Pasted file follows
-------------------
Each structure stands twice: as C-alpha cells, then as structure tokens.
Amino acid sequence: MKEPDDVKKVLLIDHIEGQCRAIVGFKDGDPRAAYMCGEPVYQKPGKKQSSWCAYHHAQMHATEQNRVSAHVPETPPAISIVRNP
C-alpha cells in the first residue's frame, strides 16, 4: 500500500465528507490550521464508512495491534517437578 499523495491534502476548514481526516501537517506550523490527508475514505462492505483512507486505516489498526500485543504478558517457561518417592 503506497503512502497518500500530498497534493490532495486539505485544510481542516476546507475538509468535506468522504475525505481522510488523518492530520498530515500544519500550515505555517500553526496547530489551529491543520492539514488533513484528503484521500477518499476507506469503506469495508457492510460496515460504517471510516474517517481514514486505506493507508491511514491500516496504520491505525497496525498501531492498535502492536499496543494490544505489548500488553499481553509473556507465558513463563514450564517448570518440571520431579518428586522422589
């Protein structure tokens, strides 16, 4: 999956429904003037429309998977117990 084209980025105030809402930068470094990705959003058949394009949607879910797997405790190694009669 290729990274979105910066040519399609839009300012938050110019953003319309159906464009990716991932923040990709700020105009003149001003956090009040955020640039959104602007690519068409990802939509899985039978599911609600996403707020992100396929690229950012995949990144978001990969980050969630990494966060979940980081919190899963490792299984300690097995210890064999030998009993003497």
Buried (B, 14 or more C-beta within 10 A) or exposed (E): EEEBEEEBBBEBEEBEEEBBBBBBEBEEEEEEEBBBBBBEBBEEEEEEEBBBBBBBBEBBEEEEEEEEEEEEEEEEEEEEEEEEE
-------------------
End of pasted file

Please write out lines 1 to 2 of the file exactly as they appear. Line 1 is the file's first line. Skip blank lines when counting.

Each structure stands twice: as C-alpha cells, then as structure tokens.
Amino acid sequence: MKEPDDVKKVLLIDHIEGQCRAIVGFKDGDPRAAYMCGEPVYQKPGKKQSSWCAYHHAQMHATEQNRVSAHVPETPPAISIVRNP